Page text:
About the Author
A rambling soul, a restless mind.
Liliana Badd graduated from the University of Germanic Languages in Bucharest and from the Nevada Career Institute. Since 2000, she has been living in Las Vegas, Nevada. Exit is her second novel.
My life... what a long, terribly exhausting journey. I have traveled for years, thousands of miles throughout the world, and this led me where? — To find myself.
In 1985, I had the extreme honor to meet Emil Cioran, in Paris. A fifteen-minute encounter turned into a several-hour debate — a pure mind-sparkling debate. In the end, he said to me, "You are a rambling soul, a restless mind."
At that time, neither he nor I had the slightest idea that my life would take shape as an eternal exile.
Sometimes, I enjoy imagining the following scenario: I am dead, arriving at the Heaven's gates and Saint Peter welcomes me.
"Here you are, woman. What have you done with your life?"
"I have tried hard, Saint Peter. I tried to be a wife, a mother, I passed the turmoil of events constantly doubting about myself, I accumulated emotions and experiences which were to be translated in a couple of novels I wrote, and mostly, I let my soul ramble...."
"And now, woman, where would you like to settle? Up or down? I will exceptionally allow you to make a choice."
"Do you, really? If so, then, Saint Peter, please let my soul do what it can do best — just let it ramble."
In 1977, I escaped by miracle from a major earthquake that shook Bucharest to its foundations, leaving behind thousands of victims, the kiss of death. The building I was living in split in two — seven floors collapsed engulfing with them their inhabitants. I was sitting in a chair watching the walls crack and was calmly thinking that I was going to die alone, and the book of my life would end before even beginning.
At that moment, I was oblivious that the earthquake was an omen — my life did not end; what followed would be a succession of earthquakes that over time would completely collapse my life... and each time, I would obstinately rebuilt its foundations, from scratch.
There followed my marriage, my enthralling passion for my husband, a doctor scientist, sixteen years older than me, our life under communism, our exile to France, our wrestle to rebuild a new life devoted to clinical and experimental research, the cold war, and other events... at times I was having the weird feeling that the historical events kept intermingling with my personal life, making me feel entrapped in their tentacles.
In 1999, when our ship, after a draining sailing, seemed to have reached a port, I was to be abandoned, like the struggles of the waves against the sea. I was shipwrecked far away from the sea, on land. I lost my husband. It was a confrontation with Death — it was as if Death had seen him, liked him and decided to take him.
February 1999 is another date I will never forget. I had promised him on his deathbed to bury him in Romania, by his parents. Under the impeding circumstances, I could not even let my pain free; I had to fulfill my pledge. I had purchased tickets with Air France — on the day of the flight, our last journey together, when boarding the plane, I heard a voice in my mind: "Check if I am with you." The plane engines were already turning when the hostess informed me about my husband's coffin having been forgotten in a hangar, some six miles away; he would be on the next flight. I declined any compromise — I went straight to the pilot and asked him to bring the coffin or I would have no other option but disembark the plane and hold a conference in the International Airport of Paris, for the whole world to be informed on how Air France was treating the customer who had paid the most expensive ticket. That pilot — what a man. He instantly turned the engines off — and I will remember forever how the lights at the control tower turned from green to red. It took them fifty-five minutes to bring the coffin on board; I was to find out that sixteen other international flights had been delayed — yet, my pledge had been fulfilled.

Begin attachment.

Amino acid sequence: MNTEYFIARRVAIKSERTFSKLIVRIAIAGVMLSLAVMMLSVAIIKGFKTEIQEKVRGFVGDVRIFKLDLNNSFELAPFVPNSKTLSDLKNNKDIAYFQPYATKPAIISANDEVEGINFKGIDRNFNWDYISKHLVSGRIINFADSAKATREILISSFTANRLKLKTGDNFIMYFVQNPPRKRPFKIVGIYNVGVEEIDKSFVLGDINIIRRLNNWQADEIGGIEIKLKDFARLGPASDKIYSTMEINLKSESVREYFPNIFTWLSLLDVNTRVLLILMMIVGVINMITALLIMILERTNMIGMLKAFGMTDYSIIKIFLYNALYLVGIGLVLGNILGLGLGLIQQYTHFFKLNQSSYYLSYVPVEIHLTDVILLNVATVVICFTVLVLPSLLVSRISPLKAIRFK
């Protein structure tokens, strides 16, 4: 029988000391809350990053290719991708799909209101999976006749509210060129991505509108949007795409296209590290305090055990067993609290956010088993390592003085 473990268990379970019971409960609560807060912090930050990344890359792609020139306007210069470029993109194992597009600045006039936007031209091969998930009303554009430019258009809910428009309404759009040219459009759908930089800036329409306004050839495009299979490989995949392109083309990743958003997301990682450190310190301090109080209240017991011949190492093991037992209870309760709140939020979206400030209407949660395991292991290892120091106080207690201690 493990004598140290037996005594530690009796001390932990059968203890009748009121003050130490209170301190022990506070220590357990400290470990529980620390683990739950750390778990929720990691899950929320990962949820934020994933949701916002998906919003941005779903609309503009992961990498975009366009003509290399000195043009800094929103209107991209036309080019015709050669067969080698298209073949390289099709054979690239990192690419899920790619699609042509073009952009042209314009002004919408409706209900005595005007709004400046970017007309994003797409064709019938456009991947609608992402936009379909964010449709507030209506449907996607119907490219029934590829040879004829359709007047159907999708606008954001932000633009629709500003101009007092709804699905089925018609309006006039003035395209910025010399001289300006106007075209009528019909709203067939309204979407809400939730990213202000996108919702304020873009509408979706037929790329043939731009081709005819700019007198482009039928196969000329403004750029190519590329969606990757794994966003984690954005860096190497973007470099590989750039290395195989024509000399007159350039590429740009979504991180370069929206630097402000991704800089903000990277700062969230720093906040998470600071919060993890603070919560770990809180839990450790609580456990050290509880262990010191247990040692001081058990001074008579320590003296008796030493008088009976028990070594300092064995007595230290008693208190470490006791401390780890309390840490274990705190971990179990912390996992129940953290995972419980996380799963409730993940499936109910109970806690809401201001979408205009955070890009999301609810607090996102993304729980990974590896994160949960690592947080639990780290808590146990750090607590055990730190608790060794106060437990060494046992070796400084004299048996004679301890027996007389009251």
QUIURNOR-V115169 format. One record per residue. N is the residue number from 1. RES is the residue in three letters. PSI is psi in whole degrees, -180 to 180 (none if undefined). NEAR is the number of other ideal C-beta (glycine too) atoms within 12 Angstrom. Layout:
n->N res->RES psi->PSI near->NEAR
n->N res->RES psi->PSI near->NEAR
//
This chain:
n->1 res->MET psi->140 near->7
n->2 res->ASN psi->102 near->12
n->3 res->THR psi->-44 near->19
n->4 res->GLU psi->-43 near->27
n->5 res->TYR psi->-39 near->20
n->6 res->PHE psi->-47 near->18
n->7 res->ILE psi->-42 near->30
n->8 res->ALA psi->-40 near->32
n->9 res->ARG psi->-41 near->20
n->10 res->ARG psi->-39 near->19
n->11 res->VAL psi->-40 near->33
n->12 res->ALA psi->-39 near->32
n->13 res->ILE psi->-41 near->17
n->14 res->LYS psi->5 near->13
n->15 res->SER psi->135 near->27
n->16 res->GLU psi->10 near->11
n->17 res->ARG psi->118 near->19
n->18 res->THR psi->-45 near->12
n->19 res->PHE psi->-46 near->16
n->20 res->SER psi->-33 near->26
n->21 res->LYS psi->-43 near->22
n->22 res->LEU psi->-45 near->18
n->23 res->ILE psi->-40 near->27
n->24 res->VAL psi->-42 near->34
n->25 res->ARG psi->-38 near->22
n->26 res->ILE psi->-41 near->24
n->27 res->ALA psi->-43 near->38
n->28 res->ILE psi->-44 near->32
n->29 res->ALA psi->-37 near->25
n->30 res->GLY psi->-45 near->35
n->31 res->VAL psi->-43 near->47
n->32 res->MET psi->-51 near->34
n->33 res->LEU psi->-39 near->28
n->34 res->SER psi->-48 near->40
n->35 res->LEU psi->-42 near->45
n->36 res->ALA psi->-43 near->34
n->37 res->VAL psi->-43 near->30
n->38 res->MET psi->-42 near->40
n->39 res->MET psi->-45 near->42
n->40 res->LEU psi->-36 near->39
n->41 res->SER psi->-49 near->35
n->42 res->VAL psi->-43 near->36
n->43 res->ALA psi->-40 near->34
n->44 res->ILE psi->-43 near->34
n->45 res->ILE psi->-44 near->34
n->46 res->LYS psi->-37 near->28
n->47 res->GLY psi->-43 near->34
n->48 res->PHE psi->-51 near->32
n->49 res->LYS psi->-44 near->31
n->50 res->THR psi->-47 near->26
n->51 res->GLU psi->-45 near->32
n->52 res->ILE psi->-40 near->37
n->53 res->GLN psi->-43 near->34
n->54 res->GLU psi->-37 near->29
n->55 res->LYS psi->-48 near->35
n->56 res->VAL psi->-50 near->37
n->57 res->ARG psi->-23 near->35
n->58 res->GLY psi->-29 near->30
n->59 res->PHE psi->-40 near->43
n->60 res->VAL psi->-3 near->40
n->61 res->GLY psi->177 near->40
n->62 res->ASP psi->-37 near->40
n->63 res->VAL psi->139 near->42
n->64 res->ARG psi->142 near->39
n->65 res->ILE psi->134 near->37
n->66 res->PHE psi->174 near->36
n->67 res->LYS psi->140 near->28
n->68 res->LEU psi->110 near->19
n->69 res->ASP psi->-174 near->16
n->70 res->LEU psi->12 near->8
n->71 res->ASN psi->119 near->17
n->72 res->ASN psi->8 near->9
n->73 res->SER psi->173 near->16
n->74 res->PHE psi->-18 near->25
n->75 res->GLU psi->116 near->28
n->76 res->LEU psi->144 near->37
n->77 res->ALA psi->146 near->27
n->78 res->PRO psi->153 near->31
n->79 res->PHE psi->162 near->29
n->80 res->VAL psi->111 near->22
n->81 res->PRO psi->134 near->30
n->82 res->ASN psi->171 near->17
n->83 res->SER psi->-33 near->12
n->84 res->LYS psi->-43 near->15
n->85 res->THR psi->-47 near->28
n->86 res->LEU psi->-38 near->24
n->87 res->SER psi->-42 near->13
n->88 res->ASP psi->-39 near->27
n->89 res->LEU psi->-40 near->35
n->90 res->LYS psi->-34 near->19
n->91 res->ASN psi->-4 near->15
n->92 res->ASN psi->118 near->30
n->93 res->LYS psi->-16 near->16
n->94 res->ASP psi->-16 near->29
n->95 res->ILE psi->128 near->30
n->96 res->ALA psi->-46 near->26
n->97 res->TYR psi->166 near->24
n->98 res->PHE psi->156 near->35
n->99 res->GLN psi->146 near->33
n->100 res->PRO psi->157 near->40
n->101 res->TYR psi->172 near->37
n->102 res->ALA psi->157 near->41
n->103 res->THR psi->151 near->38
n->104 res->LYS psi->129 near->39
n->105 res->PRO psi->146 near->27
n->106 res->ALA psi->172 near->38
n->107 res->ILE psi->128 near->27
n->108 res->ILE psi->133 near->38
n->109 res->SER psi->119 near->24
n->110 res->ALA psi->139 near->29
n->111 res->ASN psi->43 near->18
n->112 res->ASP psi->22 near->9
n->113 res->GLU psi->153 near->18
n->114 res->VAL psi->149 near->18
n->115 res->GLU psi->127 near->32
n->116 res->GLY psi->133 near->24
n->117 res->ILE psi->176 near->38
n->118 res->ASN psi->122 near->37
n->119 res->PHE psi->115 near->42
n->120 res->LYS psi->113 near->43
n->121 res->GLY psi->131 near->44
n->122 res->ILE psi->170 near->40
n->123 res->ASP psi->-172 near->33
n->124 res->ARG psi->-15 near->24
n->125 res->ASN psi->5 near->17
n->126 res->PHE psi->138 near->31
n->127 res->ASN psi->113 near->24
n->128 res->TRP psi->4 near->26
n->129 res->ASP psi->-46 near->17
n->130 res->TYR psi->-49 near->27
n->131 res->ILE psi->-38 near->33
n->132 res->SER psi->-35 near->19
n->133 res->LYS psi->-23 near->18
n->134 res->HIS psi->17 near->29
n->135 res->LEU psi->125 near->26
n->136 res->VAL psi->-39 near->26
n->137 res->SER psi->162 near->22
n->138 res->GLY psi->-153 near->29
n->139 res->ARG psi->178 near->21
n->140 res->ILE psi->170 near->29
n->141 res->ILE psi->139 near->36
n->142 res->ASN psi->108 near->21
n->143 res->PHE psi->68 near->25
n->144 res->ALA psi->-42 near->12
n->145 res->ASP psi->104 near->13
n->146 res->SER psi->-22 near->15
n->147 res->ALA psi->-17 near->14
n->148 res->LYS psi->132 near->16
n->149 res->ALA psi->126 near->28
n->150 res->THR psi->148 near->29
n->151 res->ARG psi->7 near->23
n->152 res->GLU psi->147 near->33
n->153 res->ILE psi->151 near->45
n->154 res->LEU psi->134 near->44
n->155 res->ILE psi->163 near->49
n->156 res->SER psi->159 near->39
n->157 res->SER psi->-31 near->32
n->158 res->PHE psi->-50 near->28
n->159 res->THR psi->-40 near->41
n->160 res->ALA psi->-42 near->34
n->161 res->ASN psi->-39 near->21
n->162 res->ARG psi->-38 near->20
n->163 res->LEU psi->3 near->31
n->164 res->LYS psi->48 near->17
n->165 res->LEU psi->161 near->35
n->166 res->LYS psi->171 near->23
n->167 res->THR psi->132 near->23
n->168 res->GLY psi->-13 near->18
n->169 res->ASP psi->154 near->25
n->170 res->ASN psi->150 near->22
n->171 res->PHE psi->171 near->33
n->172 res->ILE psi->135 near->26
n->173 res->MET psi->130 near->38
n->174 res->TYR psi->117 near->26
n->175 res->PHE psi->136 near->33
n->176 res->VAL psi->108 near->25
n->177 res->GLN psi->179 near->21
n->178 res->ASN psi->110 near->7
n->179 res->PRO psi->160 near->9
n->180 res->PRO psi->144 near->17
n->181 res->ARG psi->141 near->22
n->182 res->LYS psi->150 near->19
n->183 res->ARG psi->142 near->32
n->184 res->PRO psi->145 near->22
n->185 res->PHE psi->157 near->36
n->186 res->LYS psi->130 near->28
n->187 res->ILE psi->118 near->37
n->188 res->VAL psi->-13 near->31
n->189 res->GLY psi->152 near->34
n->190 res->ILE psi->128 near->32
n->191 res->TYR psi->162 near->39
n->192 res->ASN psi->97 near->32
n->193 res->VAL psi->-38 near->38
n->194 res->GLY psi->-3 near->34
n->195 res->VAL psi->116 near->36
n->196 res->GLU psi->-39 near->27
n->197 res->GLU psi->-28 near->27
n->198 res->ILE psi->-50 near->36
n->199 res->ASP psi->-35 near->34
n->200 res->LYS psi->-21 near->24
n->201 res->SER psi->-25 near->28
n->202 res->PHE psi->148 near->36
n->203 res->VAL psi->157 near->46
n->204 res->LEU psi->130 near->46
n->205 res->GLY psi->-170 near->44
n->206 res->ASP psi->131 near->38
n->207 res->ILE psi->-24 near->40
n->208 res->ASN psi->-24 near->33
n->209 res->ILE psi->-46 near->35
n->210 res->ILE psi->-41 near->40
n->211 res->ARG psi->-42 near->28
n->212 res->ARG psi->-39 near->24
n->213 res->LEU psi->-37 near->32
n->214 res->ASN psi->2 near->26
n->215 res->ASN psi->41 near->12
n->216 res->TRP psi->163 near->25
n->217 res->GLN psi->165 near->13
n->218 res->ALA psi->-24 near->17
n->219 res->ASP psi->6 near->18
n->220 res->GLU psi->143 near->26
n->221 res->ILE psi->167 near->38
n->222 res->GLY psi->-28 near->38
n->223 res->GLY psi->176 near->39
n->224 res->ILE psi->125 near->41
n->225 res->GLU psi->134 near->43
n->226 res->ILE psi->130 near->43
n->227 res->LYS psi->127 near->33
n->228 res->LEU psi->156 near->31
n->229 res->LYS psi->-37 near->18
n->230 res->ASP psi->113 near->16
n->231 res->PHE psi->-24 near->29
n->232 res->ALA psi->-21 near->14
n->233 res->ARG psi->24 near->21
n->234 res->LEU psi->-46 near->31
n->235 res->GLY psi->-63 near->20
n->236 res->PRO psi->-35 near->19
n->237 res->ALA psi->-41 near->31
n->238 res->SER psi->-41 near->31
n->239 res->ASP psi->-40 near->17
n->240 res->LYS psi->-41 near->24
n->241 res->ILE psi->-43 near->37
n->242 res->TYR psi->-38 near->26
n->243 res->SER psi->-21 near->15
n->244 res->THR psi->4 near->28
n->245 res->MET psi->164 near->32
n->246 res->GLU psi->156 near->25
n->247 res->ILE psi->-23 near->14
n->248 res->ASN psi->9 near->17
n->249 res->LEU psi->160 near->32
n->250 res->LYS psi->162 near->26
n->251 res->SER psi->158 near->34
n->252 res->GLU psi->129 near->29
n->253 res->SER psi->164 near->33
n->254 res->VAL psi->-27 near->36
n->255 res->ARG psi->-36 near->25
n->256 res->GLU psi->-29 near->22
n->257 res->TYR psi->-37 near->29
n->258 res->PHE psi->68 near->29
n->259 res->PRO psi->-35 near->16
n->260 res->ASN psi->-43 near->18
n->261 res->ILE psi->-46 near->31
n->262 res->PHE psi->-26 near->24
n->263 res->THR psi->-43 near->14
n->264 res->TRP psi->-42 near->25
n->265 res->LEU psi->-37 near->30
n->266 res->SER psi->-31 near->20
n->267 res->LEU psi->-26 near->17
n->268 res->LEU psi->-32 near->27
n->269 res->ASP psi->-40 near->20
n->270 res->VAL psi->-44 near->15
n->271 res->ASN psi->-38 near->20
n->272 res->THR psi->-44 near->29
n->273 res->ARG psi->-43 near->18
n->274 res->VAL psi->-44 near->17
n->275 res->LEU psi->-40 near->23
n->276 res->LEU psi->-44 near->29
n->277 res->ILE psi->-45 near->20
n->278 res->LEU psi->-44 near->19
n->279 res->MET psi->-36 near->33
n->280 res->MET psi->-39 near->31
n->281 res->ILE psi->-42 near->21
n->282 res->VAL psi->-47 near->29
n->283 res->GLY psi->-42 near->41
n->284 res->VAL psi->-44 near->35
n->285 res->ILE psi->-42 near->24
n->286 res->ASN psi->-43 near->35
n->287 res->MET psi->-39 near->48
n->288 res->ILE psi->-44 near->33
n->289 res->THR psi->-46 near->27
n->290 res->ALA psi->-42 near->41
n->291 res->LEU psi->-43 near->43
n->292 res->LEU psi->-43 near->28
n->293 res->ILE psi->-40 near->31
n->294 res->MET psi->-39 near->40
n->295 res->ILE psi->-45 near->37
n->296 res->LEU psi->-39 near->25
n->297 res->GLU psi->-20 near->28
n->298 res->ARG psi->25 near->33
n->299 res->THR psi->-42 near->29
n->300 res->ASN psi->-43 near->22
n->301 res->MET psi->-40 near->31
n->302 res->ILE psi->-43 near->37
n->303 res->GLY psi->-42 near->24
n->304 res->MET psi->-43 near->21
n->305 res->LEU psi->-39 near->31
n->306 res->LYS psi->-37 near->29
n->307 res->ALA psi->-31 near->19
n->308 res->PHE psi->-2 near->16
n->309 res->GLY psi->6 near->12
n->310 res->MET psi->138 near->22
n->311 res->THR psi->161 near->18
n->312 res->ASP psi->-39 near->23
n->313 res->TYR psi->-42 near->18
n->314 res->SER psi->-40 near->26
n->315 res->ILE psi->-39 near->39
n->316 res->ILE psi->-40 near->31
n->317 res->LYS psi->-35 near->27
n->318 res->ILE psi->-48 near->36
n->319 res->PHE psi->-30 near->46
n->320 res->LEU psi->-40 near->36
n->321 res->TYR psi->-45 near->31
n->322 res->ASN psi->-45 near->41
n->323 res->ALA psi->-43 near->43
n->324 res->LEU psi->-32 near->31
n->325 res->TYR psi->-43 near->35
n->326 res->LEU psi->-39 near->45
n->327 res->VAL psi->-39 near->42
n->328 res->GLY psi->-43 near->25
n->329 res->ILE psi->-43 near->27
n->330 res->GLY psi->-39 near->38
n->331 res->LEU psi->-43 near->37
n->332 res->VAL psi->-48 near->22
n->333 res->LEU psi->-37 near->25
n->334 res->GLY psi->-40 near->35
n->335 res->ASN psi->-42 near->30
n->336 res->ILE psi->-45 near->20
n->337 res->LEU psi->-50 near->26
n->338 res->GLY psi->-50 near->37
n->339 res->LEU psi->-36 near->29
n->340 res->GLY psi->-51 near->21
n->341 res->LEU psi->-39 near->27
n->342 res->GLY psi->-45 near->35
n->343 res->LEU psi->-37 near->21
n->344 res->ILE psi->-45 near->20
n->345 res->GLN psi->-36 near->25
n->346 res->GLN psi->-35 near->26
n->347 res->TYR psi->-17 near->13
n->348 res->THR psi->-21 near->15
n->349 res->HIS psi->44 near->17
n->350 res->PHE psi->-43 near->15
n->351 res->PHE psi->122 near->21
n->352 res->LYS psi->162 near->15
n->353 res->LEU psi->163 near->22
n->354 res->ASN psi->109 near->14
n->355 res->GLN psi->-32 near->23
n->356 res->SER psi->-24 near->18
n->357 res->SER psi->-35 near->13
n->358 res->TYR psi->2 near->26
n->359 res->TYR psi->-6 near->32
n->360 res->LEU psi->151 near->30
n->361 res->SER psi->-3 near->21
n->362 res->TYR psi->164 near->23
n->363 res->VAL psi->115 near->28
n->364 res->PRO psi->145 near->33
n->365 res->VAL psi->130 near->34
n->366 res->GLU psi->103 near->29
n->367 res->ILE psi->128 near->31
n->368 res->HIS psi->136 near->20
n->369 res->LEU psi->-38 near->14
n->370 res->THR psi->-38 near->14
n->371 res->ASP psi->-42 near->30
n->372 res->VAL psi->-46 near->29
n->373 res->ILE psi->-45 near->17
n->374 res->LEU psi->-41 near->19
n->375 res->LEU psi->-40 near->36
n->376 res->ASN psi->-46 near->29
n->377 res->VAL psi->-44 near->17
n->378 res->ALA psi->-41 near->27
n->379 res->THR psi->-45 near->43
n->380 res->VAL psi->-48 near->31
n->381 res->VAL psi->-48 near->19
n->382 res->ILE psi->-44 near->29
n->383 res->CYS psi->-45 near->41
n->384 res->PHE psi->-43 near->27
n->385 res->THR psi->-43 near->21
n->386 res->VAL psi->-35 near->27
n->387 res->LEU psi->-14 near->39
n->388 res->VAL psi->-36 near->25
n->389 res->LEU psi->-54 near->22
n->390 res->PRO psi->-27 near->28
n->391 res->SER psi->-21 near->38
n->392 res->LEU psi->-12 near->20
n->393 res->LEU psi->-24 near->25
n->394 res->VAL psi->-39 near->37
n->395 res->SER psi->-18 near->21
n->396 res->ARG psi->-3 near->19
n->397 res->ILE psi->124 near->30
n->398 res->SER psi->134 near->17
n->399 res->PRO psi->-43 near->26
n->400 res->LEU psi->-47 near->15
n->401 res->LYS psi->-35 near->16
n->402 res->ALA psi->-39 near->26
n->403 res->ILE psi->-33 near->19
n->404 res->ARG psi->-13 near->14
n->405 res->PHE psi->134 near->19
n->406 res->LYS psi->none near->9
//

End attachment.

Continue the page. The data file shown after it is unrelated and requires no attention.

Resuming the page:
At that moment in my life, I could have set the destiny straight and live the rest of my days in tranquility, in my parents' house, in Sibiu, my birth town. Instead, an inner restlessness made me leave once more; this time it was a self-imposed exile. I returned to France.
In 2000, fate opened for me an expected window. I flew to Las Vegas, on a vacation... and the desert entrapped me — a vacation without end. Determinism and free will.... I began rebuilding my life once more, changing not a city or a country, but a continent. I loved the desert — for me it was as pure as oxygen, as safe as an oasis where I could banish the memories from my former life... an exile in the desert. And so, I resumed, alone, my life dedicated to research in the medical field, the only occupation incontestable useful to man... faithfully responding to my altruistic and humanitarian principles...to my youthful dreams - medicine. As in time, I have learned to accept and understand myself. Always, remembering that the things that happen to us or the things we do, they are never really so important in the end.